October 4 through 7 1972: The remains of Hurricane Joanne brought heavy rain and flooding to much of the state. It was the first documented time that a tropical storm reached Arizona with its cyclonic circulation intact. Heavy rains fell over much of the state with severe flooding in the Clifton, Duncan, and Safford areas.


1976 Hurricane Kathleen

On September 10 and 11: The remains of Hurricane Kathleen moved across Baja and into southern California near El Centro. With its circulation still intact, tropical storm force winds produced considerable damage in Yuma. Sustained winds exceeded 50 mph, and gusts as high as 76 mph were reported in Yuma. One man was killed as a 75 foot palm tree crashed onto his mobile home. Severe flooding also occurred in Mohave county. Residual moisture brought more severe thunderstorms to the state on September 24 and 25. The Tucson area was particularly hard hit with flash flooding and golf ball sized hail. Hail covered the ground to a depth of 5 inches on Mount Lemmon.


1977 Hurricane Heather

October 4 through 7 1977: the remains of Hurricane Heather produced heavy rain and major flooding over extreme southern Arizona. 8.30 inches of rain fell at Nogales with as much as 14 inches in the surrounding mountains.


1978 Severe Winter Flooding

December 1978: Following on the heels of significant flooding in the spring of 1978, widespread heavy rainfall from December 16 through 20 caused some of the costliest and widespread flooding in Arizona history. Ten people died and thousands were left homeless. Ten Arizona counties were declared federal disaster areas. Inflation adjusted damage was in the hundreds of millions of dollars.


1980 Severe Flooding in Central Arizona

February 13 through 22 1980: Record discharges (which were later broken in 1993) were recorded in the Phoenix metro area on the Salt, Verde, Agua Fria, and Gila Rivers, as well as on Oak Creek in north central Arizona. The Phoenix metro area was almost cut in half as only two bridges remained open over the Salt River. It took hours for people to move between Phoenix and the East Valley using either the Mill Avenue or Central Avenue bridges. Even the Interstate 10 bridge was closed for fear it has been damaged. Precipitation during this period at Crown King in the Bradshaw Mountains was 16.63 inches.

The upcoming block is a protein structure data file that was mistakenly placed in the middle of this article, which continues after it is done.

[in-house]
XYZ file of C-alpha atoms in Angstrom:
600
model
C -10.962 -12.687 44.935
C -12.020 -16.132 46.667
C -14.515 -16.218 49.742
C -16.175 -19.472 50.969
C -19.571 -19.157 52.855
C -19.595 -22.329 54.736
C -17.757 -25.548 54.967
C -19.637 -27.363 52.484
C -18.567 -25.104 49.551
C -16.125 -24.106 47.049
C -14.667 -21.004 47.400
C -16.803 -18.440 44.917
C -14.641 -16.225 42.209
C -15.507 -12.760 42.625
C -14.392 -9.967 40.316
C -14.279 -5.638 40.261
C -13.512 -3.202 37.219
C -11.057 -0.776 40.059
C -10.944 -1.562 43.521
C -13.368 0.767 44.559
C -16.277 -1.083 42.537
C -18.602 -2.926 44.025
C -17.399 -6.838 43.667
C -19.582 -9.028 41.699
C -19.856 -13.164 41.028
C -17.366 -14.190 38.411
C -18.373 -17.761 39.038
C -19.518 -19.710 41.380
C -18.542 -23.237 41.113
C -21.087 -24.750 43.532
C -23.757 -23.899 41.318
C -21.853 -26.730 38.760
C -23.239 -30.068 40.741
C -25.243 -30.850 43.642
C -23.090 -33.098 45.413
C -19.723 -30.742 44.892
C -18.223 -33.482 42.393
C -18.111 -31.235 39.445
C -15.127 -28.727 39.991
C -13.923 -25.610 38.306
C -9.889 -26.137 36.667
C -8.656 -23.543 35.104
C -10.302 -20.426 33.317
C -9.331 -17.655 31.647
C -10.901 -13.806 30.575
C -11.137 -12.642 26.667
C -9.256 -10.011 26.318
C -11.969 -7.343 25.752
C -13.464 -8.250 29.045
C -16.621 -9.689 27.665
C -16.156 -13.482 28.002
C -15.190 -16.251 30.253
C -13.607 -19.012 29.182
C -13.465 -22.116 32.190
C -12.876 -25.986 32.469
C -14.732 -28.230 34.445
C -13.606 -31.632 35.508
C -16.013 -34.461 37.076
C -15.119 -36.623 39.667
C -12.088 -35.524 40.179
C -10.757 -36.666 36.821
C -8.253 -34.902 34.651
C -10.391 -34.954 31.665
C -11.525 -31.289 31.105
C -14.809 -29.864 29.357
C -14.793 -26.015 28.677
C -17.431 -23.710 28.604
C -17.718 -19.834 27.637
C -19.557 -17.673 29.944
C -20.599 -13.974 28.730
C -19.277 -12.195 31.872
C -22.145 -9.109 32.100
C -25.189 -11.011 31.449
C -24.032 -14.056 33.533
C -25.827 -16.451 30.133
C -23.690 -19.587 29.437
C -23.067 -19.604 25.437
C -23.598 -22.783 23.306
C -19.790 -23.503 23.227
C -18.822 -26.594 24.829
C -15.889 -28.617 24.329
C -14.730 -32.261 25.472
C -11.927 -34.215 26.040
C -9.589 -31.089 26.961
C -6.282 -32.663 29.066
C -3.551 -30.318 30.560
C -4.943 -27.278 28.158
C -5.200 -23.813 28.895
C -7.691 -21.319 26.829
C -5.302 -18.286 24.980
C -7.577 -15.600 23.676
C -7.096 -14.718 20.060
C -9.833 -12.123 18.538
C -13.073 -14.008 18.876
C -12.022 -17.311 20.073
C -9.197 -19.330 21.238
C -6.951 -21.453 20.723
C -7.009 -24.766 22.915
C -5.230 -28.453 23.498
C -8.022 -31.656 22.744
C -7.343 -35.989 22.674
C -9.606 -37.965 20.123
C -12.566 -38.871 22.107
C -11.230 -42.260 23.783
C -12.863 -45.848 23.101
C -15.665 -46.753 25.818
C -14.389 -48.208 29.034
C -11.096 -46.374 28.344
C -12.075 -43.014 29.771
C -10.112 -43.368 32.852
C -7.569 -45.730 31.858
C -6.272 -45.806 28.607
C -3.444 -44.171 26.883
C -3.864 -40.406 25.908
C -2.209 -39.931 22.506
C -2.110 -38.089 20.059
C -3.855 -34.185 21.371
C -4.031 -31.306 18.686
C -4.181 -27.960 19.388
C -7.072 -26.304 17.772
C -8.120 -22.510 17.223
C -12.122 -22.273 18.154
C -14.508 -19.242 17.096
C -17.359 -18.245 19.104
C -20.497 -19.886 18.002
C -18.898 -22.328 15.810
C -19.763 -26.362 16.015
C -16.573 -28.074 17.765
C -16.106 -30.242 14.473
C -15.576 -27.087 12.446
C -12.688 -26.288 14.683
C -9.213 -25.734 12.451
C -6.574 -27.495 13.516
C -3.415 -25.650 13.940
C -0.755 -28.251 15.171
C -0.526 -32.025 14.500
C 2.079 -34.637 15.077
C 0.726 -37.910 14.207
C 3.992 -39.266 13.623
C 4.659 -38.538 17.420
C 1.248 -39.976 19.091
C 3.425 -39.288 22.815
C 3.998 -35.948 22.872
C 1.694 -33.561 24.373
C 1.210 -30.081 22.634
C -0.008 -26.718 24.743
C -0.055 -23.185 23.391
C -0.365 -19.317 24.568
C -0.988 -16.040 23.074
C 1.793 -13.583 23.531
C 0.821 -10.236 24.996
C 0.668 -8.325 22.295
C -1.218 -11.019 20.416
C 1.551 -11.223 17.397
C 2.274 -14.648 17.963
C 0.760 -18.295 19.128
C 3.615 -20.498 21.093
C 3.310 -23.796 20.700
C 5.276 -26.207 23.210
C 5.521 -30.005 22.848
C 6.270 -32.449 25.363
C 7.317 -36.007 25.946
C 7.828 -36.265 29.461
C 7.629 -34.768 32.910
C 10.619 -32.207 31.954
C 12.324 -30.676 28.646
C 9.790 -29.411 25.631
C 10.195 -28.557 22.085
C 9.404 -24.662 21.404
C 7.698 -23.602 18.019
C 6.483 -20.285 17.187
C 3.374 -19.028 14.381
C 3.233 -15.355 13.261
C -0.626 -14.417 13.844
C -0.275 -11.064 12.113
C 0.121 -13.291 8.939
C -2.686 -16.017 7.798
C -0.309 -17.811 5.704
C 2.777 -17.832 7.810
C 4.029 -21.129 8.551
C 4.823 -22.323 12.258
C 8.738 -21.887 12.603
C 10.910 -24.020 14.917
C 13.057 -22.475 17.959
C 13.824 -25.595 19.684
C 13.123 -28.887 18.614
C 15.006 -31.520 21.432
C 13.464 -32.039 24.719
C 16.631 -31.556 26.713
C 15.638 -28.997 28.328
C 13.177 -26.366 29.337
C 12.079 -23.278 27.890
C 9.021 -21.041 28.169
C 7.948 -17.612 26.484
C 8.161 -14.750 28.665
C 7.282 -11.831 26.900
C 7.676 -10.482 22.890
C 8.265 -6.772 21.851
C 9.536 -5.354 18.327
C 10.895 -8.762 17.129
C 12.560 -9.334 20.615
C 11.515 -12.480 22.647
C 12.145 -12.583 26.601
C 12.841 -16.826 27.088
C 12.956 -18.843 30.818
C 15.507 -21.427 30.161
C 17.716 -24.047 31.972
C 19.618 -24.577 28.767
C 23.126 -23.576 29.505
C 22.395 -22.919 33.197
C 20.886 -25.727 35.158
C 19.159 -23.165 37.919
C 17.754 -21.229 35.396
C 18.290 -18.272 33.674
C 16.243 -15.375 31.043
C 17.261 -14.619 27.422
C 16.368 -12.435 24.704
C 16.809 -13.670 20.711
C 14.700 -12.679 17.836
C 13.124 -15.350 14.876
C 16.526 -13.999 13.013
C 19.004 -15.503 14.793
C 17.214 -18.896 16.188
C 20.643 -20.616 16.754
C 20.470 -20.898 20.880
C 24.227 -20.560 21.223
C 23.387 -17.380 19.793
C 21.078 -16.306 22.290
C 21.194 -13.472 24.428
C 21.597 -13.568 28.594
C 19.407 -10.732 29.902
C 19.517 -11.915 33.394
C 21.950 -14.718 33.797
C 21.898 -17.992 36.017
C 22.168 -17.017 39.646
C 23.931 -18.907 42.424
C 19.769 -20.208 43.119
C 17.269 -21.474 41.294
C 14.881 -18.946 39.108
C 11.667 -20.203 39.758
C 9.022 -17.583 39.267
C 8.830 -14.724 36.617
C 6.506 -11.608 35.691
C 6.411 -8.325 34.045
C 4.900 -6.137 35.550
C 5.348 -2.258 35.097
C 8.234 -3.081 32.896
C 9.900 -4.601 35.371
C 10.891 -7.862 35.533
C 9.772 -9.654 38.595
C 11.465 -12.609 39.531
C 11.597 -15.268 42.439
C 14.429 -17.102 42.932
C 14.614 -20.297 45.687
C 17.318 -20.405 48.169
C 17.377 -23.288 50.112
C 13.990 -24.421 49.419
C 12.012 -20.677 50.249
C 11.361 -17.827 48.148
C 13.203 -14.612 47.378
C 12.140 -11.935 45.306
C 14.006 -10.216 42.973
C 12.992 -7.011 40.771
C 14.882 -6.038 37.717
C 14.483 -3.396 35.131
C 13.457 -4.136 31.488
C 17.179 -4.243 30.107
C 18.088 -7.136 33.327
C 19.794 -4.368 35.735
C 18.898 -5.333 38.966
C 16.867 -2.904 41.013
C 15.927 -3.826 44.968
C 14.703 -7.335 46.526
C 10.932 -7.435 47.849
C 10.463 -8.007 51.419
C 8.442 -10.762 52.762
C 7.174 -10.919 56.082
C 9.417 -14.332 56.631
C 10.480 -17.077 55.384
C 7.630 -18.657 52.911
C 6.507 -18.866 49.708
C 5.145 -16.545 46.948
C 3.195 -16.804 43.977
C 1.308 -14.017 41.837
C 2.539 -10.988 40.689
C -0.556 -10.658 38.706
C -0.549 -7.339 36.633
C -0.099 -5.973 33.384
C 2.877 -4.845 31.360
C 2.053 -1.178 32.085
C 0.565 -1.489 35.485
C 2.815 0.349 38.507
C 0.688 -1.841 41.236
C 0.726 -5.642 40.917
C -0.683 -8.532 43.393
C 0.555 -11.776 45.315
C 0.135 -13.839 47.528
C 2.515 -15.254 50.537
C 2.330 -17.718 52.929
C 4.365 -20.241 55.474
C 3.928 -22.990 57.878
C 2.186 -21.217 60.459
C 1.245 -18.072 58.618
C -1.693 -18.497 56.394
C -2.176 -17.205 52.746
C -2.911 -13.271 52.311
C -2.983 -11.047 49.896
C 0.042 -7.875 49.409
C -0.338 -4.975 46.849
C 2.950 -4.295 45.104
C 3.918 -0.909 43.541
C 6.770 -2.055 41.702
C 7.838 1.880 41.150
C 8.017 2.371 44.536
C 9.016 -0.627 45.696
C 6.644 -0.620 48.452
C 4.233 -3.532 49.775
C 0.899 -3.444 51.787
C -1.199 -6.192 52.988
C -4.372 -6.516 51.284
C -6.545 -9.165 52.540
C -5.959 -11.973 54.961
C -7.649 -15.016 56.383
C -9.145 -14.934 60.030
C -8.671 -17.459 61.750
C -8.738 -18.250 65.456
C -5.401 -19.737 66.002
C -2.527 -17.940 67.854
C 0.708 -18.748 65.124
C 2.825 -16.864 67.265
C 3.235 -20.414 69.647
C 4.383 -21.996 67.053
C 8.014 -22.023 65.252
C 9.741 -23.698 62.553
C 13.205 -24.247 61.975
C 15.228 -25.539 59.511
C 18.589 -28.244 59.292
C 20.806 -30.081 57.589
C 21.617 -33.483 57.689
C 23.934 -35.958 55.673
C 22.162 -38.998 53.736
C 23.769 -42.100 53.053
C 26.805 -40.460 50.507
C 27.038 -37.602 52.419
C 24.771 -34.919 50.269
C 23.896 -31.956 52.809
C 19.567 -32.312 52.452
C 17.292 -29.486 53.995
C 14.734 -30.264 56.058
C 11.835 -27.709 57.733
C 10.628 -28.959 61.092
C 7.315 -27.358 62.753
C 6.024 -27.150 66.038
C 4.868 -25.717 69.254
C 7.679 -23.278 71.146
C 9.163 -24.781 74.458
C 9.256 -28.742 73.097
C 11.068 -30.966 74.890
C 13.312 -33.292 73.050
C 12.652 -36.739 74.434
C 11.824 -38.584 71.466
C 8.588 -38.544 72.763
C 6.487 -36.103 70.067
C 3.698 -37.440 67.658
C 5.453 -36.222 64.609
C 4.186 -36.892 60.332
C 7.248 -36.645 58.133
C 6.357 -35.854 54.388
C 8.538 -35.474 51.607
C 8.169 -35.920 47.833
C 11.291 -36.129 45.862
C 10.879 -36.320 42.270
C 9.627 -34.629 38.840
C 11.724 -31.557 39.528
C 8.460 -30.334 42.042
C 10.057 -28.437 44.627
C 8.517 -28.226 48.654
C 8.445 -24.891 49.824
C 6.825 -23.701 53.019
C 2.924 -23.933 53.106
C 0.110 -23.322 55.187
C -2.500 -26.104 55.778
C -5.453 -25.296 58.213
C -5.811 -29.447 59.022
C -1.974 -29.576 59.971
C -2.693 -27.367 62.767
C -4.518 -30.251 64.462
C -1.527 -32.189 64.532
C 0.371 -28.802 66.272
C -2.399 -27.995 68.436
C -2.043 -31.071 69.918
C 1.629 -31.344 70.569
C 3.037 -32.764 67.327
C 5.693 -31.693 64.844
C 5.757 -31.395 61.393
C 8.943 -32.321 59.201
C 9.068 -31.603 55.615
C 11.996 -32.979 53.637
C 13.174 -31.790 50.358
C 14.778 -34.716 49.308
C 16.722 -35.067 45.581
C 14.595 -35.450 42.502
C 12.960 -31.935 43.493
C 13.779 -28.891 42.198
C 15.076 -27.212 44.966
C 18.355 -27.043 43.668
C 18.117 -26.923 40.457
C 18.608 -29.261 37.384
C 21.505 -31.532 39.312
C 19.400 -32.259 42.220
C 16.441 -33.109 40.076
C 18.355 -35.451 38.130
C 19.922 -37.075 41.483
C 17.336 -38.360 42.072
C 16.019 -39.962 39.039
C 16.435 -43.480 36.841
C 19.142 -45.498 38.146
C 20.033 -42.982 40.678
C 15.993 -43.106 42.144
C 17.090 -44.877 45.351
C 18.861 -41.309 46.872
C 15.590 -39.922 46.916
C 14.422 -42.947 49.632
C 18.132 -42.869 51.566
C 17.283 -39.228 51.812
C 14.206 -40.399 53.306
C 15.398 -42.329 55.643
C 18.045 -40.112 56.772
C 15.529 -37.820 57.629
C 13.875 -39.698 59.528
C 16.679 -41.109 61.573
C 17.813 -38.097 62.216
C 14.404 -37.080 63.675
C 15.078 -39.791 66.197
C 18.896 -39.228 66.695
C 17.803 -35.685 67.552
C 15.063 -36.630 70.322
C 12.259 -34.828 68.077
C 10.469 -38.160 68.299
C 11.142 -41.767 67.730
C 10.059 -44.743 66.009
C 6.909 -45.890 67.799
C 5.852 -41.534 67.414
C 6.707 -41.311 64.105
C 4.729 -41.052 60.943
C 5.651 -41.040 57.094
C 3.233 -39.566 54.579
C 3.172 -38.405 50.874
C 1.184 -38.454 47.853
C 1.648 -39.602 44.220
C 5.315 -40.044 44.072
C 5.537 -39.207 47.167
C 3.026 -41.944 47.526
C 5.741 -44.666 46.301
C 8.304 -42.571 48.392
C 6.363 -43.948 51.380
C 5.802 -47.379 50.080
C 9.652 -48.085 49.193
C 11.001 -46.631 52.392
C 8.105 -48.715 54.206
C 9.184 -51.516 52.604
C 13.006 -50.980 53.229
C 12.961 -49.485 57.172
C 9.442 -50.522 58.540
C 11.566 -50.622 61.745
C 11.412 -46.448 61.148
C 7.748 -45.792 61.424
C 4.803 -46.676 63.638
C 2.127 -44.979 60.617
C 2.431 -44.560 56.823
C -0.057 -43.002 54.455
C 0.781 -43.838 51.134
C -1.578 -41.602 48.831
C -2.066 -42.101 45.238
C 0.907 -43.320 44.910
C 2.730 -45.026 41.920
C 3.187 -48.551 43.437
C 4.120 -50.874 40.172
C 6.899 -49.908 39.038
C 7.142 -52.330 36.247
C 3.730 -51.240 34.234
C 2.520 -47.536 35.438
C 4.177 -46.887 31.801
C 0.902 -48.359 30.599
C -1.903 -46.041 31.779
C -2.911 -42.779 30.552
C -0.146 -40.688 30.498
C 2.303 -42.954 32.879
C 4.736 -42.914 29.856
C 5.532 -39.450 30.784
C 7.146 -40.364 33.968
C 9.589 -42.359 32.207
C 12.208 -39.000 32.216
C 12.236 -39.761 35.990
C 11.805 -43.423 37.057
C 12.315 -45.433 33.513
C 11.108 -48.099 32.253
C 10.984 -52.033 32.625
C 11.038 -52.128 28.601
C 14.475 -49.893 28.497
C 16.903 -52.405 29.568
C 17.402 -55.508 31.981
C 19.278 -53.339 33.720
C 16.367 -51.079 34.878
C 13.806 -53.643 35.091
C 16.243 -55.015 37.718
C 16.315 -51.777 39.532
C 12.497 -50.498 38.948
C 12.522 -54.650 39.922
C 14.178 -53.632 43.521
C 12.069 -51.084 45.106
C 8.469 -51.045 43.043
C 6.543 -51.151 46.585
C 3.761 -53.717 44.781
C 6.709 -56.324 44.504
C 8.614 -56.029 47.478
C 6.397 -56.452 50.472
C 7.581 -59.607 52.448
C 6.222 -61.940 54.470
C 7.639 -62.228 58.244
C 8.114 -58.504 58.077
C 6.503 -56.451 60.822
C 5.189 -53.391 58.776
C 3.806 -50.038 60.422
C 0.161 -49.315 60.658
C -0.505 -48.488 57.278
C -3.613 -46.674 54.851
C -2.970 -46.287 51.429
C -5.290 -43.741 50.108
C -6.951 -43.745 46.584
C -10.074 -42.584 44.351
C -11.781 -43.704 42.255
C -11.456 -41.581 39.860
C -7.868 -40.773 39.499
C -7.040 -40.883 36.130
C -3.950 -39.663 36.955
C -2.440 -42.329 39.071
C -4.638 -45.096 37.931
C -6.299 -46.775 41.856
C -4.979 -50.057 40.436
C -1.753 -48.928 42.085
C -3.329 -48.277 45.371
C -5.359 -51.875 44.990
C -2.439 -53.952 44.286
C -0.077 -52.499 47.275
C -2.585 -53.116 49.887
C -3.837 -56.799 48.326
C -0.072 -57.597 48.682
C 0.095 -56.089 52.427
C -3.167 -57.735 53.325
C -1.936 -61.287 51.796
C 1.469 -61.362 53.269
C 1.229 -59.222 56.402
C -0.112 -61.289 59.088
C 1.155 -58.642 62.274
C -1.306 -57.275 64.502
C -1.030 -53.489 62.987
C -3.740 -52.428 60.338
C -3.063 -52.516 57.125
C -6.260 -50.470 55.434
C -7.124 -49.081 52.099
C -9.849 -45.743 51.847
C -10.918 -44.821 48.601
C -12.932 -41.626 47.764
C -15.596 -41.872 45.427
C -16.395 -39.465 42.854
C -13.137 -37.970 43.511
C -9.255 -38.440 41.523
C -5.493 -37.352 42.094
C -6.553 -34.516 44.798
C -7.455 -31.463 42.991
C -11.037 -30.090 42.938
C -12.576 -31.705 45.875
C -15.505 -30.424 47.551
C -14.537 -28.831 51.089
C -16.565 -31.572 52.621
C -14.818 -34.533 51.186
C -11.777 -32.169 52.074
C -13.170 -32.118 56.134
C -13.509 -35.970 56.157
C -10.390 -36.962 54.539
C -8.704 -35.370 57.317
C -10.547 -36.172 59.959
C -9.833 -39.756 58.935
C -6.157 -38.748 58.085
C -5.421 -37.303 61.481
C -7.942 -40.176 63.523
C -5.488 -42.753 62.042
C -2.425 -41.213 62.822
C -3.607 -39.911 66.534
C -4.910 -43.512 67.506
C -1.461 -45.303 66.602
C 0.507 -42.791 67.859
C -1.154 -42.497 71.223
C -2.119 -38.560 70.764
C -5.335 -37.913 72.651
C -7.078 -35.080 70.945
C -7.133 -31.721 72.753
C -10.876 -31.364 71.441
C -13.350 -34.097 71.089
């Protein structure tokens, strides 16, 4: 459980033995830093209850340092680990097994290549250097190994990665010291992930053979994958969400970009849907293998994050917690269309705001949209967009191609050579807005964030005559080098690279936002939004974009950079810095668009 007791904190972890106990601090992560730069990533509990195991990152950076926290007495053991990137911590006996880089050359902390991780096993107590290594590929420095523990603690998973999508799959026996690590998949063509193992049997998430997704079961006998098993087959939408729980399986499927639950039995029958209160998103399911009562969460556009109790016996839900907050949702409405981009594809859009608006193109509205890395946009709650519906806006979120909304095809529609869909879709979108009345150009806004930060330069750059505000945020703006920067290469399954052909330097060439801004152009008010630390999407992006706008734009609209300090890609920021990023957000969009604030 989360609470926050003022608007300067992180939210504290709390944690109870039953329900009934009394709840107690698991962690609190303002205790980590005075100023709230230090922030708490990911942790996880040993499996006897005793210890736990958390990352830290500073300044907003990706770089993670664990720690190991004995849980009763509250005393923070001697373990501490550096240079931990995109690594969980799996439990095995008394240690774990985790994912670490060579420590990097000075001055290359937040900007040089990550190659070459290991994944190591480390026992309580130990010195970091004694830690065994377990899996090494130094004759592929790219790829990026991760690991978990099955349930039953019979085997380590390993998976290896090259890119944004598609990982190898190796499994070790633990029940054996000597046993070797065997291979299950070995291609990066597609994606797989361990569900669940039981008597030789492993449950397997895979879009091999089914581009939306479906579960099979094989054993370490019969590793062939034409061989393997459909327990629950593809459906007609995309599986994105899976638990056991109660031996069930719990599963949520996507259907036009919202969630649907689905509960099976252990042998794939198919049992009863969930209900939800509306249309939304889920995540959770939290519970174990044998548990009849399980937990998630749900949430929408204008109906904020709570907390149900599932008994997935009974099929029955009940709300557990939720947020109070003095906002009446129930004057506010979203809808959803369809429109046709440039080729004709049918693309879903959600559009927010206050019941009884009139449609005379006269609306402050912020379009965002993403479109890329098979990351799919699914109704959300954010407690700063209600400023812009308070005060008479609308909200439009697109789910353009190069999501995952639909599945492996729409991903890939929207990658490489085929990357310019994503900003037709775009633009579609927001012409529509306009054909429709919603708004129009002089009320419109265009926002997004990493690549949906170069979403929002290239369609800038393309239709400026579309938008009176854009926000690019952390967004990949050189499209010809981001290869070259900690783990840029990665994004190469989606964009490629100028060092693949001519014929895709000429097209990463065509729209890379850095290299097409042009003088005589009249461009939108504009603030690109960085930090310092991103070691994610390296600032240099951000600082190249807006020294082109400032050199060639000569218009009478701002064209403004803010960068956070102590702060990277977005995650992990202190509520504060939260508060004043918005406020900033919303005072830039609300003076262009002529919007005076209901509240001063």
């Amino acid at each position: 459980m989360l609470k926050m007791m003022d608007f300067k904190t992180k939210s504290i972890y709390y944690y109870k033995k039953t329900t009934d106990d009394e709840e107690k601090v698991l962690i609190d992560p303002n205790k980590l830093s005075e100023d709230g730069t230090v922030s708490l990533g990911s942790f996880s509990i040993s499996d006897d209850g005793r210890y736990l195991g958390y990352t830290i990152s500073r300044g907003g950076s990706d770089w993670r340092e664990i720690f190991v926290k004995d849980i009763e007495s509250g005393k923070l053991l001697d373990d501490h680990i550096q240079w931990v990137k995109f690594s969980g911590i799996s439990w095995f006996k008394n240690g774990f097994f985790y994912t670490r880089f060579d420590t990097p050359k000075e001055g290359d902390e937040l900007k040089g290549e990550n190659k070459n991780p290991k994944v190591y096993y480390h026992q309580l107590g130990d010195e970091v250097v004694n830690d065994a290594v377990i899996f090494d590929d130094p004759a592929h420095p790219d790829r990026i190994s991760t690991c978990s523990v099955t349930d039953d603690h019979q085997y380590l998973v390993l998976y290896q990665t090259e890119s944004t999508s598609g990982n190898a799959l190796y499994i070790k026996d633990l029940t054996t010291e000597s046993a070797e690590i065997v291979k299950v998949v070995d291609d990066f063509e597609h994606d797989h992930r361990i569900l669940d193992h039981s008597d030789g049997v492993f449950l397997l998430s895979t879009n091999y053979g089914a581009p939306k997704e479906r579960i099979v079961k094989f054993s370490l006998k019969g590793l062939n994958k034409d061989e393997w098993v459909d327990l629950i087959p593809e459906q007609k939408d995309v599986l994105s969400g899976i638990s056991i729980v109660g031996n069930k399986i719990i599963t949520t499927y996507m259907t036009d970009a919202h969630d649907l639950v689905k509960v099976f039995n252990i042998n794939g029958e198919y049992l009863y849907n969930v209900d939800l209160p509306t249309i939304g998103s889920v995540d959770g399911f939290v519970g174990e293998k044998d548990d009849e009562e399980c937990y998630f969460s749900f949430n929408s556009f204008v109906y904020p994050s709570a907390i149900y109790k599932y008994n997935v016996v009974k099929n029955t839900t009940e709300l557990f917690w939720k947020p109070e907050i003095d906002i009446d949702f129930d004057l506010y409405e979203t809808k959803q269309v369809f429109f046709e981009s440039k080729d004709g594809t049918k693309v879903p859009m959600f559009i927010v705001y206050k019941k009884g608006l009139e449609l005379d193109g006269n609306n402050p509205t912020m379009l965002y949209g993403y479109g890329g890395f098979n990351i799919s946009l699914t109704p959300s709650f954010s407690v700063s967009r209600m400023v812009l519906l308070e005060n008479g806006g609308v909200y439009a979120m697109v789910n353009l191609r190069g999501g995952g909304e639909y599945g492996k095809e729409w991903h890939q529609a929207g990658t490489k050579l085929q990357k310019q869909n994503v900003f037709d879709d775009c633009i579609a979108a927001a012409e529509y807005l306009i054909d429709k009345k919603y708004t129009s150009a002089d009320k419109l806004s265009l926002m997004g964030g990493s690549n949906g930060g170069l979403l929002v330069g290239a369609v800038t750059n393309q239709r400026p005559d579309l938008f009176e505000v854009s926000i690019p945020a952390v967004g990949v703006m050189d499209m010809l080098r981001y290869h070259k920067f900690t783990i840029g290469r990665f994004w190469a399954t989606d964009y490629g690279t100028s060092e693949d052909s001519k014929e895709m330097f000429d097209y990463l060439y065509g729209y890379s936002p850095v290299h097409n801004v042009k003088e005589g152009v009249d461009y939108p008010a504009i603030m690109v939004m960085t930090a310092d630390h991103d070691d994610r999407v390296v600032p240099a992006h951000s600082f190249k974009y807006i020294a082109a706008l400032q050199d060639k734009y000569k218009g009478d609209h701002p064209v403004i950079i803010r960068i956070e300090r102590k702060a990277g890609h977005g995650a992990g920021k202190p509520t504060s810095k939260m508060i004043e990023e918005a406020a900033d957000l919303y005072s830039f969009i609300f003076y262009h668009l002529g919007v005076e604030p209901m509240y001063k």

1983 Colorado River Floods

Spring and summer 1983: Heavy rain and rapid snow melt in the Upper Colorado basin north of Arizona produced severe flooding along the Colorado River from Bullhead City to Yuma.


1983 Hurricane Octave and Autumn Floods

September 28 through October 7 1983: Tropical storm remnants including those from Hurricane Octave caused heavy rain over Arizona during a 10 day period. Southeast Arizona, as well as Yavapai and Mohave counties were particularly hard hit. Severe flooding occurred in Tucson, Clifton, and Safford. Fourteen deaths and 975 injuries were attributed to the flooding. At least 10,000 Arizonans were left temporarily homeless and inflation adjusted damage was in the hundreds of millions of dollars.


1990 All time Record High in Phoenix

June 26 1990: The temperature at Phoenix climbed to an all time record 122 degrees. Sky Harbor Airport was forced to shut down for several hours.


1993 Severe Winter Floods

January-March 1993:The winter floods during the first three months of 1993 caused extensive damage to property and crops. Record flows were established on at least 17 streams in Arizona including the Salt and Verde Rivers, and Oak Creek. The flooding in Arizona was extensively covered by the national media, only to be overshadowed by the Mississippi river flooding later in the summer. 


1994 Record High Temperature

June 29 1994: The temperature at Lake Havasu City climbed to 128 degrees, establishing a state record high.


1996 Phoenix Severe Thunderstorm $160 Million Damage, Record Wind Speed

August 14 1996: A severe thunderstorm, and its accompanying downburst, hit the northwest portion of the Phoenix Metro area ripping off tile roofs, and causing $160 million in damage. An Arizona record wind gust of 115 mph was recorded at the Deer Valley Airport. A few locations went without power for several days.


1997 Antelope Canyon Flash Flood

August 12 1997: A distant thunderstorm produced a flash flood in a slot canyon near Lake Powell. Eleven hikers were swept to their deaths. Since the hikers were tourists from Europe, the story made international news. A camera recovered after the event revealed a 50 to 80 foot wall of water sweeping through the canyon.


1997 Hurricane Nora

September 25 and 26 1997: The remains of hurricane Nora moved up the Colorado river. The center of the storm passed directly over Yuma where winds gust reached as high as 54 mph. Significant flooding occurred across western Arizona. 11.97 inches of rain fell in 24 hours on top of Harquahala Mountain, breaking the 24 hour record of 11.40 inches set at Workman Creek in the 1970 Labor Day Storm. 3.59 inches of rain fell at the Yuma Airport. The average annual rainfall in Yuma is only 3.17 inches.